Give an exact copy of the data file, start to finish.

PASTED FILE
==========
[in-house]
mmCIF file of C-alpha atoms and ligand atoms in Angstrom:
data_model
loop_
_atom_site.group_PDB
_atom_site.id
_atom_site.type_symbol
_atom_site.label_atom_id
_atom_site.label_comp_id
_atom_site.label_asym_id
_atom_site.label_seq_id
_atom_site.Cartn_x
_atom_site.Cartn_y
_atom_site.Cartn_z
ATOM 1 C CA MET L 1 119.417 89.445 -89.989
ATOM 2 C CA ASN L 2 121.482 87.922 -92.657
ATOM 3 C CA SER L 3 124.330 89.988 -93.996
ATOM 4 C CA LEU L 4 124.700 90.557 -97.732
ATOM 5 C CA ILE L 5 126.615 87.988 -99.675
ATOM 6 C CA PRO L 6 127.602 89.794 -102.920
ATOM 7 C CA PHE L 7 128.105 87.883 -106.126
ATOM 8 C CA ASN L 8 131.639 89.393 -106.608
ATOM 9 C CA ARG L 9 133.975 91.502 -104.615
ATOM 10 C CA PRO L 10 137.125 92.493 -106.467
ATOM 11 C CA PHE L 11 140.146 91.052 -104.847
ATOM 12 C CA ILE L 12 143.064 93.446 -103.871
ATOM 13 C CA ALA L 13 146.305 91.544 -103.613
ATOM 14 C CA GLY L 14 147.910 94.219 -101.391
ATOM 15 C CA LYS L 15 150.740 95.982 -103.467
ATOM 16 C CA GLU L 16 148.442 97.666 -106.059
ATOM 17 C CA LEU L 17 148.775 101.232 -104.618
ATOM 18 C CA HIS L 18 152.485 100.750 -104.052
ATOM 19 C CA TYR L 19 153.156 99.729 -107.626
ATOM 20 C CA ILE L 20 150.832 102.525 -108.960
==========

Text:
[in-house]
mmCIF file of C-alpha atoms and ligand atoms in Angstrom:
data_model
loop_
_atom_site.group_PDB
_atom_site.id
_atom_site.type_symbol
_atom_site.label_atom_id
_atom_site.label_comp_id
_atom_site.label_asym_id
_atom_site.label_seq_id
_atom_site.Cartn_x
_atom_site.Cartn_y
_atom_site.Cartn_z
ATOM 1 C CA MET L 1 119.417 89.445 -89.989
ATOM 2 C CA ASN L 2 121.482 87.922 -92.657
ATOM 3 C CA SER L 3 124.330 89.988 -93.996
ATOM 4 C CA LEU L 4 124.700 90.557 -97.732
ATOM 5 C CA ILE L 5 126.615 87.988 -99.675
ATOM 6 C CA PRO L 6 127.602 89.794 -102.920
ATOM 7 C CA PHE L 7 128.105 87.883 -106.126
ATOM 8 C CA ASN L 8 131.639 89.393 -106.608
ATOM 9 C CA ARG L 9 133.975 91.502 -104.615
ATOM 10 C CA PRO L 10 137.125 92.493 -106.467
ATOM 11 C CA PHE L 11 140.146 91.052 -104.847
ATOM 12 C CA ILE L 12 143.064 93.446 -103.871
ATOM 13 C CA ALA L 13 146.305 91.544 -103.613
ATOM 14 C CA GLY L 14 147.910 94.219 -101.391
ATOM 15 C CA LYS L 15 150.740 95.982 -103.467
ATOM 16 C CA GLU L 16 148.442 97.666 -106.059
ATOM 17 C CA LEU L 17 148.775 101.232 -104.618
ATOM 18 C CA HIS L 18 152.485 100.750 -104.052
ATOM 19 C CA TYR L 19 153.156 99.729 -107.626
ATOM 20 C CA ILE L 20 150.832 102.525 -108.960